After dropping 36 cents Monday and giving bulls pause, prompt-month natural gas futures resumed higher in trading on Tuesday. November natural gas, which goes off of the board Friday, popped back above $7 once again to record a high of $7.150 before settling at $7.091 — good for a 21-cent gain on the day.
The winter months put in less impressive gains with December settling 12 cents higher at $7.936, while the January and February contracts closed higher by 9.5 cents and 10 cents, respectively, at $8.326 and $8.361.
“Cash prices are hovering just above $7, and I think futures are trying to stay kind of close,” said Tom Saal, a broker with Commercial Brokerage Corp. in Miami. “Let’s see what happens when and if the weather moderates.” According to NGI’s Daily Gas Price Index, the Henry Hub on Tuesday finished at $7.13 for Wednesday delivery.
Saal added that the market is historically difficult to predict during this time of year due to market dynamics and behavioral patterns. “You don’t really know what the behavior of storage operators is going to be in November,” he said. “They can either hoard inventories and keep prices firm or they could decide to start withdrawing heavily if the cold weather comes. It is a really tough call at this point because…what the storage operators decide to do could significantly impact the direction of prices.”
Addressing the expiration of the November contract on Friday, Saal said that during the summer the contract traded over $8, “so traders have pounded it pretty well here going into its last month. As a result, there may be some shorts out there in the bushes. I have also been told there is a large amount of open interest in puts at $7, which is more of a Thursday phenomenon because that is when they expire. The people who are long the options would want to have their options close in the money, so we could see a little push down on Thursday.”
Eyeing the recent price hike in natural gas futures, enerjay LLC broker Jay Levine warned that while supply fears for this winter may be in the rearview mirror for now, there are plenty of other frights out there for the market to face.
“Market observers and skeptics alike are eyeing the recent rally with dubious intent, if only because existing fundamentals haven’t changed even if prices have; counterintuitively to be sure,” Levine said. “The point I think worth mentioning, yet again, is that while we may have shed significant fear premiums over the last few months or, in the case of natural gas, the last year, fears of the unknown — in this instance fear of the upcoming winter along with a myriad of other global fears (quiet as that’s been lately) — are going to be with us, I suspect for a long time to come.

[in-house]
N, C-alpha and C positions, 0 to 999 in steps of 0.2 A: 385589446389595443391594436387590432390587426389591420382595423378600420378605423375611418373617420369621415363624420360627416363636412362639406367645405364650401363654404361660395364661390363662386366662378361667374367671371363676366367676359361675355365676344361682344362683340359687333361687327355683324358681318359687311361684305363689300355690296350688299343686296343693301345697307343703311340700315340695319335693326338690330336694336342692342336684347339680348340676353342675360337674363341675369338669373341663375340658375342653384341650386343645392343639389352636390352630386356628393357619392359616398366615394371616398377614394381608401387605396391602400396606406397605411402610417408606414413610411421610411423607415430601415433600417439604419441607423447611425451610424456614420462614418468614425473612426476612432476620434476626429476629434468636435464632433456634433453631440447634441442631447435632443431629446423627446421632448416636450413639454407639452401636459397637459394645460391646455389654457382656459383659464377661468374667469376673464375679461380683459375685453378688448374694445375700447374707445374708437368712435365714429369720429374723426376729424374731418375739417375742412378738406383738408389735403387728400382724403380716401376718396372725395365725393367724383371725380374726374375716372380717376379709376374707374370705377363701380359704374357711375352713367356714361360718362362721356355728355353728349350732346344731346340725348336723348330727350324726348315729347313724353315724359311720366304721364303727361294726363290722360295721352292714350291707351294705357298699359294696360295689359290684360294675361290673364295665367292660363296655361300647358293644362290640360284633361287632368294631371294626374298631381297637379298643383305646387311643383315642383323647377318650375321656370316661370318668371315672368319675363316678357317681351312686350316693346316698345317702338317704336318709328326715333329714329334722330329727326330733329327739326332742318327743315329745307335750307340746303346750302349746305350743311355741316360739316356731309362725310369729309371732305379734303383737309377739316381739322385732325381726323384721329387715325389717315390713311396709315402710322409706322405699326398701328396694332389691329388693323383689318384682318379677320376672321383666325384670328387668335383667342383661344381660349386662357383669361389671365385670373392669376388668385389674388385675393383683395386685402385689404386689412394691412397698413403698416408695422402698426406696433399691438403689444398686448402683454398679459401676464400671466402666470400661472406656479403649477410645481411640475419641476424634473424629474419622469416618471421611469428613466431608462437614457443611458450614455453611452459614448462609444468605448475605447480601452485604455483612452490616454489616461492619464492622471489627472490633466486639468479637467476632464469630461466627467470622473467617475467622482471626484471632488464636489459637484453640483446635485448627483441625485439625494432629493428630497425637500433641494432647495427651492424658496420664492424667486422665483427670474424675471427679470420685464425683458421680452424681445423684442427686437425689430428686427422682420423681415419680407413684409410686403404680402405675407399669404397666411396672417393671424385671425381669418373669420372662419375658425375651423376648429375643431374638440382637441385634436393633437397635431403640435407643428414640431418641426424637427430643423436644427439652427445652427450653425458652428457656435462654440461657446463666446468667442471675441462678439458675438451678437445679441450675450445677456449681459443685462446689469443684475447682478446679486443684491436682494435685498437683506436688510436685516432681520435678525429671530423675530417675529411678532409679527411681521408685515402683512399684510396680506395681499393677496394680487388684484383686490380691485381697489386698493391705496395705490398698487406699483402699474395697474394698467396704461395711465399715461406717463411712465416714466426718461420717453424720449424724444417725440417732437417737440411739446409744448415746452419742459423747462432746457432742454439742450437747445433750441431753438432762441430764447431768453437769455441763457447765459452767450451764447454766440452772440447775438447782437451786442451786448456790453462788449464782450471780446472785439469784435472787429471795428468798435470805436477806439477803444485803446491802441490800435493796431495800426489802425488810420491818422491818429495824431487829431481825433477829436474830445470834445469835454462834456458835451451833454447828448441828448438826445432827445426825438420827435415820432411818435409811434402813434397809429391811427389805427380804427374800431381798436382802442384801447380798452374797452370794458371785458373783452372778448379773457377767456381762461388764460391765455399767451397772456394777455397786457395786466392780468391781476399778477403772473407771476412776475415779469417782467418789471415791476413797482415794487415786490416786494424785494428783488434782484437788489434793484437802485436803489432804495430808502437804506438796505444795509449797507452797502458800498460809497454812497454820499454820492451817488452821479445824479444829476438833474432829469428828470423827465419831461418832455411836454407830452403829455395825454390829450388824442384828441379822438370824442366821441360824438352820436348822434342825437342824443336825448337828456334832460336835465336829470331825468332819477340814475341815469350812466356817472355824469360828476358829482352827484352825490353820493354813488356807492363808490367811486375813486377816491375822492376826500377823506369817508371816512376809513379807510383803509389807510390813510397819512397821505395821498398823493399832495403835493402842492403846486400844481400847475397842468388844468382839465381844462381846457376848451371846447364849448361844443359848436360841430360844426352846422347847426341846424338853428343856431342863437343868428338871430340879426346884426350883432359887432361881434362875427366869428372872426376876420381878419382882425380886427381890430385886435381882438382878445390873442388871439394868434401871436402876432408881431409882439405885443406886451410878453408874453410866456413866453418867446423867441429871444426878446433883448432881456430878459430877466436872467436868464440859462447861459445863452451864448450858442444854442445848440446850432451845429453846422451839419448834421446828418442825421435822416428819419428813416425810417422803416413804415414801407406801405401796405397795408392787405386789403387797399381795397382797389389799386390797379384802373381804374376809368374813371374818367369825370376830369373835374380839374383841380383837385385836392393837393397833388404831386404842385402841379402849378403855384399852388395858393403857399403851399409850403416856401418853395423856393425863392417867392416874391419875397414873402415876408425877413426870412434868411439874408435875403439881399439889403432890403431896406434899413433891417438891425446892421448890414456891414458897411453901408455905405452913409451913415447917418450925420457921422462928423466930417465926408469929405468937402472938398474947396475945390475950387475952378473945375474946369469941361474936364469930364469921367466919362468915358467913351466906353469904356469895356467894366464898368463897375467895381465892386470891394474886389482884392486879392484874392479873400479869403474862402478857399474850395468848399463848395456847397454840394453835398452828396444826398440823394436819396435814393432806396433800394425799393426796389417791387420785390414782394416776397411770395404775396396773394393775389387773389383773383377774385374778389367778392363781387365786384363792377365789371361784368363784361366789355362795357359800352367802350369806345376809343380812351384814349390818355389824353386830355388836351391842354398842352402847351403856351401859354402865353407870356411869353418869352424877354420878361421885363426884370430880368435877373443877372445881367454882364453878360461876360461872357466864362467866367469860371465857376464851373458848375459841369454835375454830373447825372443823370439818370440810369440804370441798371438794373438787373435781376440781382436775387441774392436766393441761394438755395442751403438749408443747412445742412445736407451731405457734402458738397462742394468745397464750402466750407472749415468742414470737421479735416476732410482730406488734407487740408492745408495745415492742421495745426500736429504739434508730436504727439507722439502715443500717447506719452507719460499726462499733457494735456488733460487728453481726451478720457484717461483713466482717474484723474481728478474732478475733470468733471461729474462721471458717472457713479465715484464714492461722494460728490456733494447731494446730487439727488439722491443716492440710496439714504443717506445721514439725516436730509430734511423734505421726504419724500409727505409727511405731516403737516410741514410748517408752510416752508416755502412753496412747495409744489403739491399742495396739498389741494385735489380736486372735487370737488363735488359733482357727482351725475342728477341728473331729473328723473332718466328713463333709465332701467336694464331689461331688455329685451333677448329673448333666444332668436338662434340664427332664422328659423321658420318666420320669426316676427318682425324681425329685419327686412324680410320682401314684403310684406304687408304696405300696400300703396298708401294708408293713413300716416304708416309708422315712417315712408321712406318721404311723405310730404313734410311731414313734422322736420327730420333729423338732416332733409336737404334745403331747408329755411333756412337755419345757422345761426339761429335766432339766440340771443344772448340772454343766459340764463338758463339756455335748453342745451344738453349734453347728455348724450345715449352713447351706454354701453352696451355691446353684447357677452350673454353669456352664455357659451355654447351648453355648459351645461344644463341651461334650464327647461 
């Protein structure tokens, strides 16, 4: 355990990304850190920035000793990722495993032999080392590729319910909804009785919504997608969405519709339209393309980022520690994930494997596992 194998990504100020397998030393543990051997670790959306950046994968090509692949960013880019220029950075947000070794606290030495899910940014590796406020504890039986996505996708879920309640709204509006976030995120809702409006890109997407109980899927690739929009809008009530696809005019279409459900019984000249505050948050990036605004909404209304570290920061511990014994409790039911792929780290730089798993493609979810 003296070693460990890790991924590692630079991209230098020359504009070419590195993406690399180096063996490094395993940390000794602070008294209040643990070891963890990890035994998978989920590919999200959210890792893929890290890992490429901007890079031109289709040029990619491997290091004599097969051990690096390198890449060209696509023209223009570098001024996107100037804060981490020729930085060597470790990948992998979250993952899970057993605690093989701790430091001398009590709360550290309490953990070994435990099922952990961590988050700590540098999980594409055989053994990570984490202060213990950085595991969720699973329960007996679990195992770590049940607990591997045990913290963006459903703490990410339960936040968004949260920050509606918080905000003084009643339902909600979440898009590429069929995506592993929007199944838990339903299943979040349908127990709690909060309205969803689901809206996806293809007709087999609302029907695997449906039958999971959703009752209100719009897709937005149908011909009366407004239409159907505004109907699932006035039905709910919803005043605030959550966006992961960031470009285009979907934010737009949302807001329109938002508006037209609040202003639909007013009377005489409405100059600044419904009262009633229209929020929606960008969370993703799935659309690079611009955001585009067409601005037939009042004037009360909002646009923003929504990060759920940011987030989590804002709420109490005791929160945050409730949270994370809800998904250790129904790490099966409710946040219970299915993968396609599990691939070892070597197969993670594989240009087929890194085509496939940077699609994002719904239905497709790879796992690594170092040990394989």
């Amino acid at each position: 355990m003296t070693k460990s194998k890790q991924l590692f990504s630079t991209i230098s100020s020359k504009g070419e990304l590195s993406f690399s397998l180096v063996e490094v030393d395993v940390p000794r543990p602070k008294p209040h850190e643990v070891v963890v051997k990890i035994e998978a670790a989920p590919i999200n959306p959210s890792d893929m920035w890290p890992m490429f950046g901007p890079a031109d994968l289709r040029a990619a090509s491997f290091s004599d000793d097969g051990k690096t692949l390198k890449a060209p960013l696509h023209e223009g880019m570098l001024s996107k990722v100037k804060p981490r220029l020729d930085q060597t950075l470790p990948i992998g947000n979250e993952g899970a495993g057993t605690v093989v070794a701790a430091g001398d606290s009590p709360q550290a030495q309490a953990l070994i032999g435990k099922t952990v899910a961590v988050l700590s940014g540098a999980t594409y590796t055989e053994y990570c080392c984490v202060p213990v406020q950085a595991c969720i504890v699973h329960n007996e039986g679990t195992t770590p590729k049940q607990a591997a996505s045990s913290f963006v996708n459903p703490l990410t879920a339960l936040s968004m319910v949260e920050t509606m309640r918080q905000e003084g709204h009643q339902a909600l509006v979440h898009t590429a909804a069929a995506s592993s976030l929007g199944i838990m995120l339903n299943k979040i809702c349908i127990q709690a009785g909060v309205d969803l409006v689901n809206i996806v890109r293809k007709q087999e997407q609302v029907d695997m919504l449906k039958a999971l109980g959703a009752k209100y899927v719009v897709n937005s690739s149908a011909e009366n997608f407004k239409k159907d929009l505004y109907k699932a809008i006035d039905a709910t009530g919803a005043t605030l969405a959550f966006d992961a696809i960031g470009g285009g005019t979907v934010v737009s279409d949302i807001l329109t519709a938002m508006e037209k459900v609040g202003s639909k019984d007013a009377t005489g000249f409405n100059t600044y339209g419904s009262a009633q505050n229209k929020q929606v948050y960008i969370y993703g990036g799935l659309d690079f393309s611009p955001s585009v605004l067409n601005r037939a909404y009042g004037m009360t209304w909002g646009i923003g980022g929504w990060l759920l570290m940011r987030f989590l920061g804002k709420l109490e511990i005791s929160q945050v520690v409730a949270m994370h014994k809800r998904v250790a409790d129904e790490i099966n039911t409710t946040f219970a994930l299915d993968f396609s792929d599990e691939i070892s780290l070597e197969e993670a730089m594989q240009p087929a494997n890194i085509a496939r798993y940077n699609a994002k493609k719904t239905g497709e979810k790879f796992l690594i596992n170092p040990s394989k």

“If we also assume that demand, both globally and domestically, is on the rise — notwithstanding some demand destruction due to price — then it’s not so big a stretch to assume prices will not only remain historically high but, at times, histrionically high,” Levine quipped, alluding to the market’s overly dramatic reaction at times.
Weather continues on the side of the bulls. The National Weather Service (NWS) forecasts above normal accumulations of heating degree days (HDD) for populous energy markets of the Northeast and Midwest. For the week ended Oct. 28, the NWS predicts that New York, New Jersey and Pennsylvania will receive 139 HDD, or 28 above normal. Ohio, Indiana, Michigan, Illinois and Wisconsin will shiver under 163 HDD, or 44 above normal. For the season to date it’s a mixed bag. The Mid-Atlantic states listed above are below normal at 312 HDD, or 52 off the pace, but the Midwest has endured 457 HDD, or 53 higher than normal, the NWS said.
In Monday’s trading, floor brokers sensed that the weather-driven rally of last week, which sent the November contract $1.582 higher may have come to an abrupt halt. “The weather and technical rally all came to an end at the same time. There was a lot of technical activity when the market traded in a 50 cent range in 4 ½ hours,” a New York fund broker said Tuesday morning.
He noted that traders were bailing out, buying the high, getting squeezed and then resetting and reshorting once the market started to press the downside. “We saw several traders buy and reverse their position within [Monday’s] session. They donated several hundred thousand dollars to the market,” he quipped. November futures fell 36 cents Monday to settle at $6.881.
Others say to take the long side of the market. Phil Flynn of Alaron thinks that the natural gas market has now ended the long march lower. The natural gas market appears to “believe that the downtrend is over. The market seems to be looking beyond ample supplies and pricing in the possibility of a cold winter. Buy December natural gas at $7.50 with a stop loss order at $7.30,” he said in a note to clients.
If natural gas prices are going to continue to rise, it looks as though it will not be receiving much help from oil prices. Recent OPEC efforts to lower members’ production have yet to make any impact on the market. December crude oil fell 52 cents to $58.81/bbl Monday, but gained 54 cents on Tuesday to close at $59.35/bbl.
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